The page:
Literature survey on the theoretical explanations and empirical determinants of current account balances
Read also CPB Policy Brief 2015/05 'Causes and policy implications of the Dutch current account surplus'.
The empirical literature on the current account determinants identifies additional factors that can explain a current account surplus: positive net foreign assets (i.e. a positive NIIP), relatively low expected GDP and productivity growth, a higher share of working age population and a higher old-age dependency ratio forecast, sustainable fiscal policies, and financial liberalisation. However, most of the empirical studies also have the limitation of having a large unexplained component for the Dutch CAB.
The main conclusion from this survey, is that the current account balance is the end-result of several economic decisions –saving, foreign and domestic investment, trade and international finance– that are made by several economic agents (firms, households and government) over time. As such, both theoretically and empirically there are a large number of variables that affect the CAB. Moreover, it is not trivial to assign the comparative contribution of these determinants and variables. Therefore, it is hard to explain the CAB using only a few variables, but it is necessary to understand that many determinants (some of them related) are important.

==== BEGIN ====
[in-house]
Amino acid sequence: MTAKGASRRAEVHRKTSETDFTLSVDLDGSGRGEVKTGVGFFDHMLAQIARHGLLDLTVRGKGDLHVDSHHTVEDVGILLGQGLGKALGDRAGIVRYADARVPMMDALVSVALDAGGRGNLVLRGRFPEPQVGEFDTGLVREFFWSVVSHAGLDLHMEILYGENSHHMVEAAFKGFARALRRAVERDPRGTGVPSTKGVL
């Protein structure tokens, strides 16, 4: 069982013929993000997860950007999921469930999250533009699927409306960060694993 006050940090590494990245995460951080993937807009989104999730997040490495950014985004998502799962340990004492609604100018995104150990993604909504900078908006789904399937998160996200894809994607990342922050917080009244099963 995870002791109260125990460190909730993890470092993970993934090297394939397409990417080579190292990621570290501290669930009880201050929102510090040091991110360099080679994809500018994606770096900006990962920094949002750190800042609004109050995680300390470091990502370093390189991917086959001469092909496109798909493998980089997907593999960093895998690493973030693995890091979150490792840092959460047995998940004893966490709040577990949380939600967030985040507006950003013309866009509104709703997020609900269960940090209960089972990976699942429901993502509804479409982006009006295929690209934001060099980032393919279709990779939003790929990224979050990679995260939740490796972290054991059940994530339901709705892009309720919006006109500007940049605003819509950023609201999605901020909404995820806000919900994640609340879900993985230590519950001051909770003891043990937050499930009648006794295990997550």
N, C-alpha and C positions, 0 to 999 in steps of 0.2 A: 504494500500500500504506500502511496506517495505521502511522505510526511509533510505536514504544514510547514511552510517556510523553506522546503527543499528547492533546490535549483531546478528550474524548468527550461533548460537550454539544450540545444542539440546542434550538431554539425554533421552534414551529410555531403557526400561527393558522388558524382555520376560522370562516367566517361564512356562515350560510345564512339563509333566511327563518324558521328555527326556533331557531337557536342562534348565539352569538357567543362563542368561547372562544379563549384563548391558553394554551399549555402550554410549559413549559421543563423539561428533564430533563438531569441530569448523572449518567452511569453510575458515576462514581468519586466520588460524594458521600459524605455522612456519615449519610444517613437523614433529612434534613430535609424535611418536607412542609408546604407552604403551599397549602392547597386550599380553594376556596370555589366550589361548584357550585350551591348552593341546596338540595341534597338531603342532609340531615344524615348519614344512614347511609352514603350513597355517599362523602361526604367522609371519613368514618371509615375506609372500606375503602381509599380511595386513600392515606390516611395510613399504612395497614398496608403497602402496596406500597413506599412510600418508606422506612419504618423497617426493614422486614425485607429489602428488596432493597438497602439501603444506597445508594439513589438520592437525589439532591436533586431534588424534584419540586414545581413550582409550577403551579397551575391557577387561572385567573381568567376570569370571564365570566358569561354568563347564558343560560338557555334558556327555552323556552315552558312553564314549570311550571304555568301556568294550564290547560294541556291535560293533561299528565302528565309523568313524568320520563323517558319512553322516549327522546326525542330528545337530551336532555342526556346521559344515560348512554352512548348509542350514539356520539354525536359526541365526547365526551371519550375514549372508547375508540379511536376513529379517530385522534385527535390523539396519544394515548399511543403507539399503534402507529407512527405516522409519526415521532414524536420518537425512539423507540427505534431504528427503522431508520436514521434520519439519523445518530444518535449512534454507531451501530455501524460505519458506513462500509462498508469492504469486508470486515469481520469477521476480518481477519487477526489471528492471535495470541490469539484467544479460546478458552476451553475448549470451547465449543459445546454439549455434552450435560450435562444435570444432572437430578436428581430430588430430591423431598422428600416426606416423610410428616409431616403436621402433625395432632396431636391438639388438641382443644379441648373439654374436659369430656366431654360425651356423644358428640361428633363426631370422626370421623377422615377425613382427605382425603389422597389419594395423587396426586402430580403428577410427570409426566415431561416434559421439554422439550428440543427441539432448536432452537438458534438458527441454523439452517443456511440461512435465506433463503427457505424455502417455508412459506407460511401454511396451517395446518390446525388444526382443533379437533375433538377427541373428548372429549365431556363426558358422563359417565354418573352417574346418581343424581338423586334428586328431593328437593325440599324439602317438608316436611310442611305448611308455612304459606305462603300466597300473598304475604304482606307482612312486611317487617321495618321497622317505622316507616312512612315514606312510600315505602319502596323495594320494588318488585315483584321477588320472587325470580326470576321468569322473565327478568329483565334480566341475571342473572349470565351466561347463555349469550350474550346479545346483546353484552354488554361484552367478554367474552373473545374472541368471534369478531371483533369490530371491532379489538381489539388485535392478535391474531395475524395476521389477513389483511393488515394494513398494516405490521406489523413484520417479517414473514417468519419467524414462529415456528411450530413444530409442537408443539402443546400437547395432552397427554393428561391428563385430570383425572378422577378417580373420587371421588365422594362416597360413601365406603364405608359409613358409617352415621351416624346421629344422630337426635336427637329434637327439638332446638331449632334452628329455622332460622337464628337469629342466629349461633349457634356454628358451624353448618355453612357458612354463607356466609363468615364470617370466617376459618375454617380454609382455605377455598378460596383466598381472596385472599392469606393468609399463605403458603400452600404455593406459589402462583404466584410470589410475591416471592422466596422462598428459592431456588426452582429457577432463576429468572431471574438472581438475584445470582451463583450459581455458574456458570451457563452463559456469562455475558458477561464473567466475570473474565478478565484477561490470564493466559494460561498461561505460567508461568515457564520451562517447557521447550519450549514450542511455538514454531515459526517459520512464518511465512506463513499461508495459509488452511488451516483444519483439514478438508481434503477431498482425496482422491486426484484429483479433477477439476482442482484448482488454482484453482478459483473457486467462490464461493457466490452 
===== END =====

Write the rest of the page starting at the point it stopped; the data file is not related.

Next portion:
Using the external balance assessment (EBA) developed by the IMF (2013) it is possible to obtain a general view on how the overall explanation of country-specific CAB fairs. In the case of the Netherlands, the EBA analysis finds that both the cyclical and the policy gap components are not very significant in explaining the overall surplus, while fundamentals explain less than half of the surplus. Roughly the same results are found by the European Commission (2014). Thus, both studies do not perform well when analysing the Dutch surplus by using traditional CAB determinants. This leaves open questions regarding the other important factors explaining the Dutch large and persistent surplus. Other factors that are not usually included in the empirical studies seem to be significant: the Dutch pension funds, the role of MNEs head-quartered in the Netherlands and the Eurozone imbalances. These factors are further explored in an accompanying background document (Jansen and Rojas-Romagosa, 2015).